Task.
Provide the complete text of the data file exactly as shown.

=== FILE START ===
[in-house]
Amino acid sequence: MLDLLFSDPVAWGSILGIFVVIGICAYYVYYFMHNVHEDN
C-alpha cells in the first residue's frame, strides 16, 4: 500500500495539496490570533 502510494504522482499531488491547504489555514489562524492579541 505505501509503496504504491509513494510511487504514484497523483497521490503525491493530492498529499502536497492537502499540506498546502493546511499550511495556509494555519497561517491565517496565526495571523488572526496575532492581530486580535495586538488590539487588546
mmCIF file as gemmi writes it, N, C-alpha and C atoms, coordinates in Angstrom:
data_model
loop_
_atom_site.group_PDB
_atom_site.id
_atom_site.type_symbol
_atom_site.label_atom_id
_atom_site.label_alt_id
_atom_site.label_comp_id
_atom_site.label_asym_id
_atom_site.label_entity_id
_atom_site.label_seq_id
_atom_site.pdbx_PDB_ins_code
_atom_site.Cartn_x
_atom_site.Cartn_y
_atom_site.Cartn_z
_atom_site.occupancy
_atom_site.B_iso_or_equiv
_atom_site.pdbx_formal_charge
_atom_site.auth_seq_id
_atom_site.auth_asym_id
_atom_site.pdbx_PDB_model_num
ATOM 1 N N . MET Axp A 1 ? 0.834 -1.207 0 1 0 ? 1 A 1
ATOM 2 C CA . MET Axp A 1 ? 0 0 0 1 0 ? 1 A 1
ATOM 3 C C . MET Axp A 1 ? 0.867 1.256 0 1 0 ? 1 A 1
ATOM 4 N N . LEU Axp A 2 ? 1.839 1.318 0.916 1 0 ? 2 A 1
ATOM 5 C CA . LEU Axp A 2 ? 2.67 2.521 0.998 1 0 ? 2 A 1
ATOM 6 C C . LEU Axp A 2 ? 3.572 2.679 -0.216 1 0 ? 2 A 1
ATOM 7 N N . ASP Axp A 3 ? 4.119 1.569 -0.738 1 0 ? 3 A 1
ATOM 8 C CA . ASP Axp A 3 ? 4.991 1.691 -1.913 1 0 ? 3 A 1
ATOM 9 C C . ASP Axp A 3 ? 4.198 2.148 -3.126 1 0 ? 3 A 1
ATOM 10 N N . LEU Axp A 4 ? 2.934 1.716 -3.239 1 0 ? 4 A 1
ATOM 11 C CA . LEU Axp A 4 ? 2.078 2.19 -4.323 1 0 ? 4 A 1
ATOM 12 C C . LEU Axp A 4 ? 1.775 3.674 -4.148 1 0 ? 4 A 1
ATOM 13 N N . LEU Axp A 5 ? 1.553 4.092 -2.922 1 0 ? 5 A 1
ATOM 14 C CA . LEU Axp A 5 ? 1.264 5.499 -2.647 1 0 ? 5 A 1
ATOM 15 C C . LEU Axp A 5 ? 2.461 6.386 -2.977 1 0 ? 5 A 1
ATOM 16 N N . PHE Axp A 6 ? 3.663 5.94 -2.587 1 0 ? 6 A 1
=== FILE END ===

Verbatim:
[in-house]
Amino acid sequence: MLDLLFSDPVAWGSILGIFVVIGICAYYVYYFMHNVHEDN
C-alpha cells in the first residue's frame, strides 16, 4: 500500500495539496490570533 502510494504522482499531488491547504489555514489562524492579541 505505501509503496504504491509513494510511487504514484497523483497521490503525491493530492498529499502536497492537502499540506498546502493546511499550511495556509494555519497561517491565517496565526495571523488572526496575532492581530486580535495586538488590539487588546
mmCIF file as gemmi writes it, N, C-alpha and C atoms, coordinates in Angstrom:
data_model
loop_
_atom_site.group_PDB
_atom_site.id
_atom_site.type_symbol
_atom_site.label_atom_id
_atom_site.label_alt_id
_atom_site.label_comp_id
_atom_site.label_asym_id
_atom_site.label_entity_id
_atom_site.label_seq_id
_atom_site.pdbx_PDB_ins_code
_atom_site.Cartn_x
_atom_site.Cartn_y
_atom_site.Cartn_z
_atom_site.occupancy
_atom_site.B_iso_or_equiv
_atom_site.pdbx_formal_charge
_atom_site.auth_seq_id
_atom_site.auth_asym_id
_atom_site.pdbx_PDB_model_num
ATOM 1 N N . MET Axp A 1 ? 0.834 -1.207 0 1 0 ? 1 A 1
ATOM 2 C CA . MET Axp A 1 ? 0 0 0 1 0 ? 1 A 1
ATOM 3 C C . MET Axp A 1 ? 0.867 1.256 0 1 0 ? 1 A 1
ATOM 4 N N . LEU Axp A 2 ? 1.839 1.318 0.916 1 0 ? 2 A 1
ATOM 5 C CA . LEU Axp A 2 ? 2.67 2.521 0.998 1 0 ? 2 A 1
ATOM 6 C C . LEU Axp A 2 ? 3.572 2.679 -0.216 1 0 ? 2 A 1
ATOM 7 N N . ASP Axp A 3 ? 4.119 1.569 -0.738 1 0 ? 3 A 1
ATOM 8 C CA . ASP Axp A 3 ? 4.991 1.691 -1.913 1 0 ? 3 A 1
ATOM 9 C C . ASP Axp A 3 ? 4.198 2.148 -3.126 1 0 ? 3 A 1
ATOM 10 N N . LEU Axp A 4 ? 2.934 1.716 -3.239 1 0 ? 4 A 1
ATOM 11 C CA . LEU Axp A 4 ? 2.078 2.19 -4.323 1 0 ? 4 A 1
ATOM 12 C C . LEU Axp A 4 ? 1.775 3.674 -4.148 1 0 ? 4 A 1
ATOM 13 N N . LEU Axp A 5 ? 1.553 4.092 -2.922 1 0 ? 5 A 1
ATOM 14 C CA . LEU Axp A 5 ? 1.264 5.499 -2.647 1 0 ? 5 A 1
ATOM 15 C C . LEU Axp A 5 ? 2.461 6.386 -2.977 1 0 ? 5 A 1
ATOM 16 N N . PHE Axp A 6 ? 3.663 5.94 -2.587 1 0 ? 6 A 1